Upon taking up the challenge to complete a physical fitness goal or exercise routine, there are a few things to keep in mind that can help ensure your success in not only completing the routine or becoming more active, but also achieving your goals and then some!
One of the key factors that affect the probability of your success in pursuit of physical fitness improvement is that of your self-efficacy. Typically defined as your own self worth and ability to solve issues or fulfill your goals. It is a behavioral trait that tells you how good you are getting stuff done! When it comes to exercise, jobs, relationships, honey-do’s, projects, and other facets of life, we all start with a certain level of self-efficacy that directly helps or inhibits our motivation to accomplish the task. Improving this trait is important if you want to stick to your goals, if yo want to develop that habitual routine and get yourself into the best shape of your life. Basically, if you are uncertain of a certain skill, your self-efficacy of said skill is low, and your desire to get it done is low, resulting in a poor performance or failure to complete all together. If you are proficient at a skill, and are efficient on getting it done, you are going to have a high self-efficacy giving you more confidence and a higher probability of not only completing the task, but doing it well at a high level of performance.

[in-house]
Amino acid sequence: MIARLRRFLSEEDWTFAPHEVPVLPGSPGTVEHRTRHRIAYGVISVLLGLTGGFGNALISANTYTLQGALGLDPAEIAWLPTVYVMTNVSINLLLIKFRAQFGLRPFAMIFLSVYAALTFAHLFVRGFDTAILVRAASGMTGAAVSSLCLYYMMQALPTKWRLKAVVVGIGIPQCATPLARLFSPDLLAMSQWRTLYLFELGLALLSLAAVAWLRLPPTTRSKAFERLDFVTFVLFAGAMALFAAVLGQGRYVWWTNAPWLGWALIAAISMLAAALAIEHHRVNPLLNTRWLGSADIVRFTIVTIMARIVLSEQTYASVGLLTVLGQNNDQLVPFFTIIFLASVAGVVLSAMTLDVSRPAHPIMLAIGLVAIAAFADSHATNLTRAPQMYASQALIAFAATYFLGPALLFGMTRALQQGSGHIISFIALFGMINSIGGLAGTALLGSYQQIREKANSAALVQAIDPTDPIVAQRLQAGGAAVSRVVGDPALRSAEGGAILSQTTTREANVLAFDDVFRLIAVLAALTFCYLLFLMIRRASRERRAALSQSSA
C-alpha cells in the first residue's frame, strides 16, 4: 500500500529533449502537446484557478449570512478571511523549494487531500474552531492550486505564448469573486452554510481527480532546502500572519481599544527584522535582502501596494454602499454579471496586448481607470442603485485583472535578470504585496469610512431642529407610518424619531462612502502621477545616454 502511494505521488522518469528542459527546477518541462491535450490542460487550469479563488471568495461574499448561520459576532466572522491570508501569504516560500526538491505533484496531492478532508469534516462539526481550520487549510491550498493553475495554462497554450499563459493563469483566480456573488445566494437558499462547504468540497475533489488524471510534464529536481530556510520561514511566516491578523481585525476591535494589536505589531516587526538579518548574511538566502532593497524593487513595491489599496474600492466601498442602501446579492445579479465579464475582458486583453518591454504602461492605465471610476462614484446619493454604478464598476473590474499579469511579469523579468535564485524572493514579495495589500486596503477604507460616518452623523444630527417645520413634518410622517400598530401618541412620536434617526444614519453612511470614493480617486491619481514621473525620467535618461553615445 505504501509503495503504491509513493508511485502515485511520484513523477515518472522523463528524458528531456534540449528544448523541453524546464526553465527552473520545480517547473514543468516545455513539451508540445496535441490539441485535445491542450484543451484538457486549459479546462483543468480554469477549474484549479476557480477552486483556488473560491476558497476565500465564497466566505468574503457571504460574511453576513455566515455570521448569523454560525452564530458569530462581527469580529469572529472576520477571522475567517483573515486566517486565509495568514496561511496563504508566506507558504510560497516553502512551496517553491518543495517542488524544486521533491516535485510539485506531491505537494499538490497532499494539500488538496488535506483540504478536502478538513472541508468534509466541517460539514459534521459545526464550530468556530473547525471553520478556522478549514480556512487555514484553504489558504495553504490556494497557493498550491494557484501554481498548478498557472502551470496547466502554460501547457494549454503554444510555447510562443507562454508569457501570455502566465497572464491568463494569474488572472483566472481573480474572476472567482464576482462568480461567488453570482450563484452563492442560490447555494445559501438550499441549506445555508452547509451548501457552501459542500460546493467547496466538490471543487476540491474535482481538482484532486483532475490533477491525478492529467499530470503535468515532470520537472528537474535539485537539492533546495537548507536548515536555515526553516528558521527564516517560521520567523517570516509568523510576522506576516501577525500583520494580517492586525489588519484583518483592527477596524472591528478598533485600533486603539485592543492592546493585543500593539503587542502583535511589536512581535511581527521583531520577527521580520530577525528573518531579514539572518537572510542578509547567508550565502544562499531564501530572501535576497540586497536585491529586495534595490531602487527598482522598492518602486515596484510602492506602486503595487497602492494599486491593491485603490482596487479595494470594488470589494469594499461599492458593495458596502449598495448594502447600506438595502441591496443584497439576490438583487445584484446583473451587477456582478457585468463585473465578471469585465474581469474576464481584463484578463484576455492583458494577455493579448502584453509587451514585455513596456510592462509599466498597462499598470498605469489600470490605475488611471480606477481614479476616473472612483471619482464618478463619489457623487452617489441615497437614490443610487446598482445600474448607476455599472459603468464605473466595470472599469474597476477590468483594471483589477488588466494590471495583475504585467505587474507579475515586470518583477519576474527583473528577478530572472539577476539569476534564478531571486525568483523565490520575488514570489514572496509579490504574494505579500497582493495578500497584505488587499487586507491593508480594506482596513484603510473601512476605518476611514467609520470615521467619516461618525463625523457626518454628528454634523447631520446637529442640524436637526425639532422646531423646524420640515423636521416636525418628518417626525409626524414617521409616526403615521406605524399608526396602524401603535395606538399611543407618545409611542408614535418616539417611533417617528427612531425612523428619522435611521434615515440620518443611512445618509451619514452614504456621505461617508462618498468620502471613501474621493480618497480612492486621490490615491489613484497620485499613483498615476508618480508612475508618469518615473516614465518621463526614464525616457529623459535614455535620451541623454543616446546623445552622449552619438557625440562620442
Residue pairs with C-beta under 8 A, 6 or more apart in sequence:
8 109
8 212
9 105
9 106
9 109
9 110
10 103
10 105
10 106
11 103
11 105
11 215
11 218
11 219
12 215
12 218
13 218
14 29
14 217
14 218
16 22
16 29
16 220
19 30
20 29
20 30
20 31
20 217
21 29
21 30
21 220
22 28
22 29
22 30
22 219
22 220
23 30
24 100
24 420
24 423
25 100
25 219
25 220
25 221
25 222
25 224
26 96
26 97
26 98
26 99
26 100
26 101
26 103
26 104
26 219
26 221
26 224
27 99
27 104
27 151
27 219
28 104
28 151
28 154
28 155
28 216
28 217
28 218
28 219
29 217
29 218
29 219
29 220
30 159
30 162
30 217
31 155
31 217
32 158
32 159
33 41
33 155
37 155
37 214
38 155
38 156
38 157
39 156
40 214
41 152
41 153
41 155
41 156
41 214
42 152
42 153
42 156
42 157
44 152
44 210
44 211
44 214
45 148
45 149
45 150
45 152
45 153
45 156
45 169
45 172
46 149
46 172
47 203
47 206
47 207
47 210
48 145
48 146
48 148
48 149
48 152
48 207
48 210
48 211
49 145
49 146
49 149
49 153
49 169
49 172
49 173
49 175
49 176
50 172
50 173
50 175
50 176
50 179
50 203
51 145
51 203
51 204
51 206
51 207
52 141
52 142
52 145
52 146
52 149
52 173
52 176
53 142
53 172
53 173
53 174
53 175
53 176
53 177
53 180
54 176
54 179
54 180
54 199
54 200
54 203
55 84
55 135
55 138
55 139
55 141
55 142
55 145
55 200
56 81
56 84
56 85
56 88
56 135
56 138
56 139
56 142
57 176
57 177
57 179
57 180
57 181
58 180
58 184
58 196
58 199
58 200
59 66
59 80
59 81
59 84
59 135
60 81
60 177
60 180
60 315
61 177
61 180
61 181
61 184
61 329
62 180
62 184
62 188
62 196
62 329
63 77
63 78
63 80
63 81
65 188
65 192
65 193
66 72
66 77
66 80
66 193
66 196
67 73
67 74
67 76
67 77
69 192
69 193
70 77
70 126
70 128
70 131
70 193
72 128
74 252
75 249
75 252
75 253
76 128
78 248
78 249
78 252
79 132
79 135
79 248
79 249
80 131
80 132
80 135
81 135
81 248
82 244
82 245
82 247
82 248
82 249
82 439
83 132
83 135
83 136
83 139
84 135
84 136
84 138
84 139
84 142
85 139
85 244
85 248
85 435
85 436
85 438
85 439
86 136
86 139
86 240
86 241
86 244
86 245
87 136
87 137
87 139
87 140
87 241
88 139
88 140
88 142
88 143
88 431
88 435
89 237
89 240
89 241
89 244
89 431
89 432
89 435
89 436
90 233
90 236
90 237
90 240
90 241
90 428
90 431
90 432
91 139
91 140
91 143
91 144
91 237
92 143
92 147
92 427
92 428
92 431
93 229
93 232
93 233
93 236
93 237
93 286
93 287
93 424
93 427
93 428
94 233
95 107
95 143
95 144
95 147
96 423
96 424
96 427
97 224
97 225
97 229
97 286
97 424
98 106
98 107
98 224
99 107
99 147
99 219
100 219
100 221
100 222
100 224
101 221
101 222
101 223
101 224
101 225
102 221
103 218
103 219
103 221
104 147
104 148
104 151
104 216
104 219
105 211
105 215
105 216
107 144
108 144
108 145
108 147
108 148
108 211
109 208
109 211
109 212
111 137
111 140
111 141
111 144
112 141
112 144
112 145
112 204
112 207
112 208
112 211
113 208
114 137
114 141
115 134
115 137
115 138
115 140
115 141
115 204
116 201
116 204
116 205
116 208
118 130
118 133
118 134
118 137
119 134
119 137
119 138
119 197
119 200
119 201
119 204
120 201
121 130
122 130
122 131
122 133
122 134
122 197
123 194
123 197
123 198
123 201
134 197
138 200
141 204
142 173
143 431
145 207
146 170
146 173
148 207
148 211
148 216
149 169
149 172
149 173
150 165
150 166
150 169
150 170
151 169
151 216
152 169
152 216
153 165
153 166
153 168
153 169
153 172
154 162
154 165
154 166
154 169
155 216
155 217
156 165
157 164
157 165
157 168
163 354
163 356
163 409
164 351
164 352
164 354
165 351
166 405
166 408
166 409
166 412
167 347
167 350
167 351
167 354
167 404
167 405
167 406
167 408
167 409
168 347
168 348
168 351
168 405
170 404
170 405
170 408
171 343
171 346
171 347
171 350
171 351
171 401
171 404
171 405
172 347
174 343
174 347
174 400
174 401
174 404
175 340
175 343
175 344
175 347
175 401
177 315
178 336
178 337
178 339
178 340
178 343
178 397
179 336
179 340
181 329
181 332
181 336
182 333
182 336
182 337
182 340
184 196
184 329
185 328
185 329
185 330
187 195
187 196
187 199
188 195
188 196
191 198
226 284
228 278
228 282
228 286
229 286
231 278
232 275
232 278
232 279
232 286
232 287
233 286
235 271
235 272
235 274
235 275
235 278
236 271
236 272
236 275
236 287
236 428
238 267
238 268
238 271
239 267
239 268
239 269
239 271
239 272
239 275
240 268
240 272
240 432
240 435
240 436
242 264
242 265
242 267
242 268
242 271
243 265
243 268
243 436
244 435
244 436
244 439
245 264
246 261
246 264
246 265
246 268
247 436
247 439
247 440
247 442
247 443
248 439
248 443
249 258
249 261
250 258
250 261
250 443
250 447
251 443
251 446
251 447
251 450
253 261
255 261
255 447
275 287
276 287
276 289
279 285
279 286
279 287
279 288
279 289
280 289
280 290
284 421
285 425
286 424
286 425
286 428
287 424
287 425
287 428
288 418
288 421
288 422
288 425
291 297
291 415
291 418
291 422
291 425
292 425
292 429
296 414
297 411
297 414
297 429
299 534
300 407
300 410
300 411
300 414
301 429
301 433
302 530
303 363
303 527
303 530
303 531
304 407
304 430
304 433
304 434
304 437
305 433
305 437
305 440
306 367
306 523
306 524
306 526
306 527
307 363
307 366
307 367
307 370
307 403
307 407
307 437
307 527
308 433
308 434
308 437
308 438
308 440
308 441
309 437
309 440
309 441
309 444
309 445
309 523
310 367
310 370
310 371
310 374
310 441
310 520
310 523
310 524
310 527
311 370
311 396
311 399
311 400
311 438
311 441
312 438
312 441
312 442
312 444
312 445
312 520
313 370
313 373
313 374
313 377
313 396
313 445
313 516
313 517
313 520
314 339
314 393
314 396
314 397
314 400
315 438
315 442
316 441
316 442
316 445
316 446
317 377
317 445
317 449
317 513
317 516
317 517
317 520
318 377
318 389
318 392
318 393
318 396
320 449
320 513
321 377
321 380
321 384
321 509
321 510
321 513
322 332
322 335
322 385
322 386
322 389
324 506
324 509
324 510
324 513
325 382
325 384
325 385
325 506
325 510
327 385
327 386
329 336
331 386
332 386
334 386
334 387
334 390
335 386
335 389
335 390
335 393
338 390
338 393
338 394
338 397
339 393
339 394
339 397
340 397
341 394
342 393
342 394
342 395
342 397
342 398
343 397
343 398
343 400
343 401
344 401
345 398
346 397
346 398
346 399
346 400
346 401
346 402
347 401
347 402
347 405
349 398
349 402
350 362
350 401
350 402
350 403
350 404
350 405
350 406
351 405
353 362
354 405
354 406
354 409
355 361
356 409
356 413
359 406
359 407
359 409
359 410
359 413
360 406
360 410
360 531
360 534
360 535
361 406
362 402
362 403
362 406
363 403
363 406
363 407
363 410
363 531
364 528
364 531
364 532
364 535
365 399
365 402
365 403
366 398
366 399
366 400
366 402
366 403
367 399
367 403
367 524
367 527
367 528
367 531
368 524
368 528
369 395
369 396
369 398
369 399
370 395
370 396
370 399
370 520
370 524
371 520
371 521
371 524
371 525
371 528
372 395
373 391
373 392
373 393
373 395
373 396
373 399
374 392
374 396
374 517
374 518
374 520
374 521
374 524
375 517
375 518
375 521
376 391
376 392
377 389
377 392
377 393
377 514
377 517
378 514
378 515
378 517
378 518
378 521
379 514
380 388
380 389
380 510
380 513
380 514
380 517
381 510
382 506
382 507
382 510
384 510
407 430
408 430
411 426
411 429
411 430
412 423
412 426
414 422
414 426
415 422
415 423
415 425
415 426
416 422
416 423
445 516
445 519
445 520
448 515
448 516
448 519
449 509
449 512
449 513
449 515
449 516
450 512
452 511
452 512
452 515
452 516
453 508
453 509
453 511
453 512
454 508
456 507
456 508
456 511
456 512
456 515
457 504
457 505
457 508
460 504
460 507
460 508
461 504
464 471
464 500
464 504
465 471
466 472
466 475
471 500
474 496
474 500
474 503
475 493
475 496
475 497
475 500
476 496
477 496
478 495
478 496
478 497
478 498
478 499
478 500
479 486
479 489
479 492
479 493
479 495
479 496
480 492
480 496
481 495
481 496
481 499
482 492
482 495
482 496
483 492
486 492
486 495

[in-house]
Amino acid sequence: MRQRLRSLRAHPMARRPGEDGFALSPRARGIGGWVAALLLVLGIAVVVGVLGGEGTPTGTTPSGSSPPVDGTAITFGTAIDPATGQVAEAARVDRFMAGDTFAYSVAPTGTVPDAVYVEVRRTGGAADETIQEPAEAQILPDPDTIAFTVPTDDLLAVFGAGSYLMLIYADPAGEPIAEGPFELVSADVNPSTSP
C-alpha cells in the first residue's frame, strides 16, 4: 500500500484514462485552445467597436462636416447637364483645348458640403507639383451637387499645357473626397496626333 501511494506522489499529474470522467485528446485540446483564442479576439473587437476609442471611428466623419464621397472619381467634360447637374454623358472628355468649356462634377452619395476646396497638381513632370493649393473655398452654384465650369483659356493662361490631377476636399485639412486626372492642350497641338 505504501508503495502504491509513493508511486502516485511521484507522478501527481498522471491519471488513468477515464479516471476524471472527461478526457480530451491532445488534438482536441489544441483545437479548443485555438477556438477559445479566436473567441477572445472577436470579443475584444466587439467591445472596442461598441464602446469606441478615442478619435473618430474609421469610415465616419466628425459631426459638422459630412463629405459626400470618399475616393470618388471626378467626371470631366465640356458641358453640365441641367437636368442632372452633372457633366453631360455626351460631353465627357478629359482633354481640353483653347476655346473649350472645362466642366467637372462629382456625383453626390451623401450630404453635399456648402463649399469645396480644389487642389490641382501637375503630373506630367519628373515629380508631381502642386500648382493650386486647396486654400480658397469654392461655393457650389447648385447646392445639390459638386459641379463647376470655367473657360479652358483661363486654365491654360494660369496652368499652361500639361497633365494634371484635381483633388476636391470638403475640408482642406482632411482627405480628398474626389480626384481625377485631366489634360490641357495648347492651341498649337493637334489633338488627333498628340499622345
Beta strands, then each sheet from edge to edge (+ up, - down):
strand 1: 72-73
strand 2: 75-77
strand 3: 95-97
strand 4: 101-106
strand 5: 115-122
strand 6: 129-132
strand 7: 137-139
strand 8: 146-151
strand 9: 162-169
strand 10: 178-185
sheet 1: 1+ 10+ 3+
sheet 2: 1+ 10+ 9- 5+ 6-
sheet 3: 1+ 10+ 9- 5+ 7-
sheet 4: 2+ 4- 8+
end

What most people don’t tell you is that this characteristic is able to be developed. It’s not a genetic trait that cannot be altered and you’re stuck with what you were born with. Developing self-efficacy is a process of repetition and simple steps, progressing surely but slowly until efficiency is achieved. Emil Zatopek (the human locomotive) said it best. “If you do something once, nothing happens, but if you do something a hundred, a thousand times then you have not only just changed physically; and will power is no longer a problem.” Too many people start the New Year off with goals that make them go for the gusto and the lack of patience doesn’t allow them to see the progress made. Rather they focus on the longer distance to the end goal and forget to notice the small things that are required to achieve the big picture goal for the year. This is also the key to building this ever so important trait of self-efficacy, taking the journey day by day, week by week.
First things first, your goals… Choose goals that are achievable in a short span of time, things that don’t take too much preparation and can be acted upon quickly. You are more likely to scale Mt. Everest standing at it’s base than you are trying to save money for the plane ticket to get there.